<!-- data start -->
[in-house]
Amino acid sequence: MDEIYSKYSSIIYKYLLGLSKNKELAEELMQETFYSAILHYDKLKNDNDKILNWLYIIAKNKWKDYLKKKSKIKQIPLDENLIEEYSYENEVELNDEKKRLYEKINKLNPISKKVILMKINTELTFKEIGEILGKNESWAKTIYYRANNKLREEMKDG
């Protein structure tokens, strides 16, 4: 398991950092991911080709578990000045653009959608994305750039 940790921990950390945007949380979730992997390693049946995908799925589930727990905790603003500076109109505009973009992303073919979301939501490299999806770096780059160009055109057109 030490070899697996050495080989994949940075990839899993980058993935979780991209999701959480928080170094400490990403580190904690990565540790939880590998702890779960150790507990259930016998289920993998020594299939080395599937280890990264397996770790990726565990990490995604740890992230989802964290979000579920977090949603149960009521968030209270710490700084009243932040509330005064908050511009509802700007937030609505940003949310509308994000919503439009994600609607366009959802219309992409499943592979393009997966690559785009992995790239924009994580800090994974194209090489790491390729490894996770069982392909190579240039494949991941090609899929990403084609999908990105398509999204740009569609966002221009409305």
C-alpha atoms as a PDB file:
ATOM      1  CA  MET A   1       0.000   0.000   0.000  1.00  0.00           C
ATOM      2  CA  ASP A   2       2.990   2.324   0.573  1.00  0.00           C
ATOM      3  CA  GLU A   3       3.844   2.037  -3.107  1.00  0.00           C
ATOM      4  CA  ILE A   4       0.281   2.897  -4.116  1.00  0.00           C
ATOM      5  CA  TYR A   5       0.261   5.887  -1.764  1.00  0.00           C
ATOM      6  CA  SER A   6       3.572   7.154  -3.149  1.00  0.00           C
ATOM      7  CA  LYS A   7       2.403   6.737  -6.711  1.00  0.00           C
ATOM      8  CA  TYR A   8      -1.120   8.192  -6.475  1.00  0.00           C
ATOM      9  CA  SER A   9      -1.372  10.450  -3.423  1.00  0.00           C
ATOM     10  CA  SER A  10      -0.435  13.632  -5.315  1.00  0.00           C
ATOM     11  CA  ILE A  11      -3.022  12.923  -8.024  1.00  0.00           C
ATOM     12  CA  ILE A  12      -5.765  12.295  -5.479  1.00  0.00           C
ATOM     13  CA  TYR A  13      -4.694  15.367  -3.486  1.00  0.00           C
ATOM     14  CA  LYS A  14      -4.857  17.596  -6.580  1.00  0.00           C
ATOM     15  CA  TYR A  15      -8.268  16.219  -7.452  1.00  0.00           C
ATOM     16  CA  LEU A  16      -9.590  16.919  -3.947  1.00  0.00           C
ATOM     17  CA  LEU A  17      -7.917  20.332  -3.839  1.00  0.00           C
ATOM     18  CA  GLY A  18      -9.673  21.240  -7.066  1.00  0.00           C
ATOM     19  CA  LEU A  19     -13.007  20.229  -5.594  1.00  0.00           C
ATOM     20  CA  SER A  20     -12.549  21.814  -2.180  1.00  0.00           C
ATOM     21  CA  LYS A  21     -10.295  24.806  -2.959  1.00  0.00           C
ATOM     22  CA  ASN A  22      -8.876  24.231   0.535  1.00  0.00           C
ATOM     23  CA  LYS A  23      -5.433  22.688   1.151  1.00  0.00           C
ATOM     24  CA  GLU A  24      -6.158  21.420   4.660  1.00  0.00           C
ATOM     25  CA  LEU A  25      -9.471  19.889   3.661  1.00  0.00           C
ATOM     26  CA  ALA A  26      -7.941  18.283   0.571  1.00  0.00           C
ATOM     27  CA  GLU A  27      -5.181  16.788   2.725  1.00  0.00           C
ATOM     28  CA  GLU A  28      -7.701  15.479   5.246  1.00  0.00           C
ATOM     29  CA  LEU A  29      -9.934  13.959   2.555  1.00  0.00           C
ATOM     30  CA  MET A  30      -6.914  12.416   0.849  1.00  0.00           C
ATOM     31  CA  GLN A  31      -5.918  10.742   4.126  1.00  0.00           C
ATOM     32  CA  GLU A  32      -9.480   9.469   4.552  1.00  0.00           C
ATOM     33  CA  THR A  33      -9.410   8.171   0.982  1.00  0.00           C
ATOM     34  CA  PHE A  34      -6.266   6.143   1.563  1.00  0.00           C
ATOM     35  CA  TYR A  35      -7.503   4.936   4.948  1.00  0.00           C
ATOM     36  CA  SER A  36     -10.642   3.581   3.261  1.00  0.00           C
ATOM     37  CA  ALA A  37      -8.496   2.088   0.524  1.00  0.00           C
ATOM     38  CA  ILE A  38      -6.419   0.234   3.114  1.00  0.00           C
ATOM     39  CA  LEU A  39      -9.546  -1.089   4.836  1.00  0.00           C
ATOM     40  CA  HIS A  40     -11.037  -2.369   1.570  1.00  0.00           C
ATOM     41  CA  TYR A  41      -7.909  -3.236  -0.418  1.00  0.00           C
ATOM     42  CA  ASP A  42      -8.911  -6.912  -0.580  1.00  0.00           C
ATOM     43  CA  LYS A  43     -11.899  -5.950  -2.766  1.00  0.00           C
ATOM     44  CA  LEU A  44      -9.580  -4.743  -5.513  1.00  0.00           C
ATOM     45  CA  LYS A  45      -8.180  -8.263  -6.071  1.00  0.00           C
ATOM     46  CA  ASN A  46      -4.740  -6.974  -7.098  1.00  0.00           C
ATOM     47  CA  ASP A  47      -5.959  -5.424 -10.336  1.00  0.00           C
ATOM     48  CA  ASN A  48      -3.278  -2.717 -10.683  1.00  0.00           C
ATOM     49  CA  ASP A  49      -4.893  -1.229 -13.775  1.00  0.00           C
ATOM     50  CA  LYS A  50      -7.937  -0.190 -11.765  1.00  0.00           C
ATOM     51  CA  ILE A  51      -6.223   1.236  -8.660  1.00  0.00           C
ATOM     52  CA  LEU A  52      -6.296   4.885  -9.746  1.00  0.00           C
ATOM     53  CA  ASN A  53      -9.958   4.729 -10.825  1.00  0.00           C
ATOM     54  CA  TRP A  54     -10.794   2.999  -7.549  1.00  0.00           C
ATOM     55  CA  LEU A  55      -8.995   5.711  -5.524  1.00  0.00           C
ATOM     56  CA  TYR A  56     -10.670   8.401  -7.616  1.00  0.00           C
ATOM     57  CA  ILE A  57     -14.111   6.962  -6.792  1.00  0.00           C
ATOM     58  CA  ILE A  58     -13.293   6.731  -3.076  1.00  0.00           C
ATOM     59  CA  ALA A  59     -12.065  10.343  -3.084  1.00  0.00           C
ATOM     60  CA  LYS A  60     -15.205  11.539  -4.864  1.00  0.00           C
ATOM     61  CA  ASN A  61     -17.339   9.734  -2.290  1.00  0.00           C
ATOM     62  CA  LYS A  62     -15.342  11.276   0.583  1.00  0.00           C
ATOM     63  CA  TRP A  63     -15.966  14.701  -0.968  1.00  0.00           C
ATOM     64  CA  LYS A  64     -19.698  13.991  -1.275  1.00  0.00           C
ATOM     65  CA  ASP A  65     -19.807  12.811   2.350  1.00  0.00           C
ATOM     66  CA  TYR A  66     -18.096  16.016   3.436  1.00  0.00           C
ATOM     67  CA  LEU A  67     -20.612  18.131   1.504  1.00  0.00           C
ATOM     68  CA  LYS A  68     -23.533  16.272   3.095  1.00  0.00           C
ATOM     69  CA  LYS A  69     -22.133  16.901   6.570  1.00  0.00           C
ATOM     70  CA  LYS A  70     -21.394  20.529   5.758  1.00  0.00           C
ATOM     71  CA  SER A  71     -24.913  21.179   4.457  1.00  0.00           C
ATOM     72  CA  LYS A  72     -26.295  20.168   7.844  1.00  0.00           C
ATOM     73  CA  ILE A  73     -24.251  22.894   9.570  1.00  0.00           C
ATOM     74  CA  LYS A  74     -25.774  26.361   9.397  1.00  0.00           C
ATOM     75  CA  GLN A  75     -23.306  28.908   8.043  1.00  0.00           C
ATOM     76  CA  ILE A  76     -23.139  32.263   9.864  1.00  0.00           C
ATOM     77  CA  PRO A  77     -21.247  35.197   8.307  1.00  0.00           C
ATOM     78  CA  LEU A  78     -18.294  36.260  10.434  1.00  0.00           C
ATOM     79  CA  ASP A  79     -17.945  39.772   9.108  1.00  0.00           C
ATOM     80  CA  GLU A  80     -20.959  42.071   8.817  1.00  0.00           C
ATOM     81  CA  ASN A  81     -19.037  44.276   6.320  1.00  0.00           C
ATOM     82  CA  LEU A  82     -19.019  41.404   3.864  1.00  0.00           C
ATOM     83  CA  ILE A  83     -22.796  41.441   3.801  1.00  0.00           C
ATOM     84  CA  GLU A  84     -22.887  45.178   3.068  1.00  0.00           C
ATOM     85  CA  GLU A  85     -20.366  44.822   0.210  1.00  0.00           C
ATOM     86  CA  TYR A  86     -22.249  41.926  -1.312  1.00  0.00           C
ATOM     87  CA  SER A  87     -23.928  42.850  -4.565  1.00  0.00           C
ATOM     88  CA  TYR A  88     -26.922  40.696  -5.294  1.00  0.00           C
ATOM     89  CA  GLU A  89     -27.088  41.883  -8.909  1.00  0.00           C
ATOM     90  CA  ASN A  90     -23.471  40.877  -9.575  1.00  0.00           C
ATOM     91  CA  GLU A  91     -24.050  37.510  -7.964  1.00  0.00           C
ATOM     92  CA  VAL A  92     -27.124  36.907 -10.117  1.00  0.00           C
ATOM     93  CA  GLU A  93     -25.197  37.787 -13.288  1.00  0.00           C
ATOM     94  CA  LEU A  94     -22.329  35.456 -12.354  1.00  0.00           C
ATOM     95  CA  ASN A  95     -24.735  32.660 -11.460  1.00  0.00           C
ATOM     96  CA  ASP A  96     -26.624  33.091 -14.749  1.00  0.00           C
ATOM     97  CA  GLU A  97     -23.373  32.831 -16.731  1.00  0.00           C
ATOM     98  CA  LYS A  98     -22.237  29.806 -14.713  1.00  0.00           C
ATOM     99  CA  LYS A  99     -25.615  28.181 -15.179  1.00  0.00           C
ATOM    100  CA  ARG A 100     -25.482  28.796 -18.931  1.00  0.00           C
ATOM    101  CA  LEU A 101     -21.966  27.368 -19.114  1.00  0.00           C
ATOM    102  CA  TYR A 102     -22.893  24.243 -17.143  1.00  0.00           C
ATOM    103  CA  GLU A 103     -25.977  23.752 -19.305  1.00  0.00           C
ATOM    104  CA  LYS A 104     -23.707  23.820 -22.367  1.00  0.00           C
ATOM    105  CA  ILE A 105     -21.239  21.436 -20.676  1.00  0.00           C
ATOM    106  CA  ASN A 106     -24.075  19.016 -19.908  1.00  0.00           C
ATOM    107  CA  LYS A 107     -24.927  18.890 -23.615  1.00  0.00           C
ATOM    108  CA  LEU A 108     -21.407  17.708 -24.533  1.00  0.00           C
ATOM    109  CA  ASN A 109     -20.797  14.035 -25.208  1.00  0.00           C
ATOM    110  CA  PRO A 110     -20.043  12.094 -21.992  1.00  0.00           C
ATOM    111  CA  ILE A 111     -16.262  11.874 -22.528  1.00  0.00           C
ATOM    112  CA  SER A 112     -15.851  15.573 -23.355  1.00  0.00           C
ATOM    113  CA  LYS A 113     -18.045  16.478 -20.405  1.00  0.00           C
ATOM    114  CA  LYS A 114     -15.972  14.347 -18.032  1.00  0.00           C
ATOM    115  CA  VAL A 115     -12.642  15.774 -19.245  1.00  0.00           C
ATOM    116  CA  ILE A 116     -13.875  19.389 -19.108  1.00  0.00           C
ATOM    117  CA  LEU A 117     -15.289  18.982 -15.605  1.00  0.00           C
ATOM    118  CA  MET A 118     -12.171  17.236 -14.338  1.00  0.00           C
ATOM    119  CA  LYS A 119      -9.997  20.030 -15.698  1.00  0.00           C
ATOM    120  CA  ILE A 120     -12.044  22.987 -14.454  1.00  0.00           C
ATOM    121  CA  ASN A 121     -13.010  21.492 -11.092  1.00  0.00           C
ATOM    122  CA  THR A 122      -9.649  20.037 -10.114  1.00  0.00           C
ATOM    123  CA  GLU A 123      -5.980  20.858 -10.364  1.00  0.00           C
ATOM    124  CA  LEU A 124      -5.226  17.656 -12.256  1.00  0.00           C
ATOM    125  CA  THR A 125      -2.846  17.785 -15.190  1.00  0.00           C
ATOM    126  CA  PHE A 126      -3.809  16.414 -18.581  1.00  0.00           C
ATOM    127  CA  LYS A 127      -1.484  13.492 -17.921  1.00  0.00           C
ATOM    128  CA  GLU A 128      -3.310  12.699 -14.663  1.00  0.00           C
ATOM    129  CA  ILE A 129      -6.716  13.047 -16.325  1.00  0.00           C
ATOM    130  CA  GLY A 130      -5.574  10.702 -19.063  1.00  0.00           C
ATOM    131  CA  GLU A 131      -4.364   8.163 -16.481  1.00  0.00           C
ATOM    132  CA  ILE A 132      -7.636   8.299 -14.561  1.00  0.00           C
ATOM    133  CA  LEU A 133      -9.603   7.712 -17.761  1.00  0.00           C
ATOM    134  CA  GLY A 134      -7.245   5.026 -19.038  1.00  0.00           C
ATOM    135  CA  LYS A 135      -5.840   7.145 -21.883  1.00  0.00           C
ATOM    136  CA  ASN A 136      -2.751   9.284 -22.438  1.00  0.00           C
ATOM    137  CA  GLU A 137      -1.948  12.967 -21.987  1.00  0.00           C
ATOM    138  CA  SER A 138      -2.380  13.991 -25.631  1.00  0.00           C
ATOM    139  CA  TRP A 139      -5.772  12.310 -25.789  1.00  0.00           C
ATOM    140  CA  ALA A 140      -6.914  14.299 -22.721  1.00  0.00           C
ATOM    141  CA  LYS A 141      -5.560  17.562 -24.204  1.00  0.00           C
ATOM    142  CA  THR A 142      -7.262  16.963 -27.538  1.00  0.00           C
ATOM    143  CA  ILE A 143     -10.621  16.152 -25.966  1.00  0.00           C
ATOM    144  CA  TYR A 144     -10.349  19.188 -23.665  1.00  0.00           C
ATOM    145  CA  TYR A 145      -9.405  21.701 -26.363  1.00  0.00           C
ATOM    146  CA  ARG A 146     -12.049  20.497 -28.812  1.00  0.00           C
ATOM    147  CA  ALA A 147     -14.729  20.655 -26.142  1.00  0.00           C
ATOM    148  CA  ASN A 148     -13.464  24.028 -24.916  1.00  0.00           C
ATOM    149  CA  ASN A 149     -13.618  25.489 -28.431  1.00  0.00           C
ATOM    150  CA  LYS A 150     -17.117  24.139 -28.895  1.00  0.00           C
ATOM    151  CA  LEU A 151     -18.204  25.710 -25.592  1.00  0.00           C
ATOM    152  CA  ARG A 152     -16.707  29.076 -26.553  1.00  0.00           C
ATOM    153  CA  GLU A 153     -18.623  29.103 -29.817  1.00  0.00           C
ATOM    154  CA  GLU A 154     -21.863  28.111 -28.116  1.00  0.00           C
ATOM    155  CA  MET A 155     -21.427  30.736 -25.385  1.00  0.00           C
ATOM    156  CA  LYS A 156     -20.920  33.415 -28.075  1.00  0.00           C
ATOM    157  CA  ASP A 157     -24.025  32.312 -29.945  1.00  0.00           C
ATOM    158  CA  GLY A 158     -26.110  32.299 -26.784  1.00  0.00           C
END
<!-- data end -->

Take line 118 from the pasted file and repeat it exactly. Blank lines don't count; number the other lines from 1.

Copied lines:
ATOM    114  CA  LYS A 114     -15.972  14.347 -18.032  1.00  0.00           C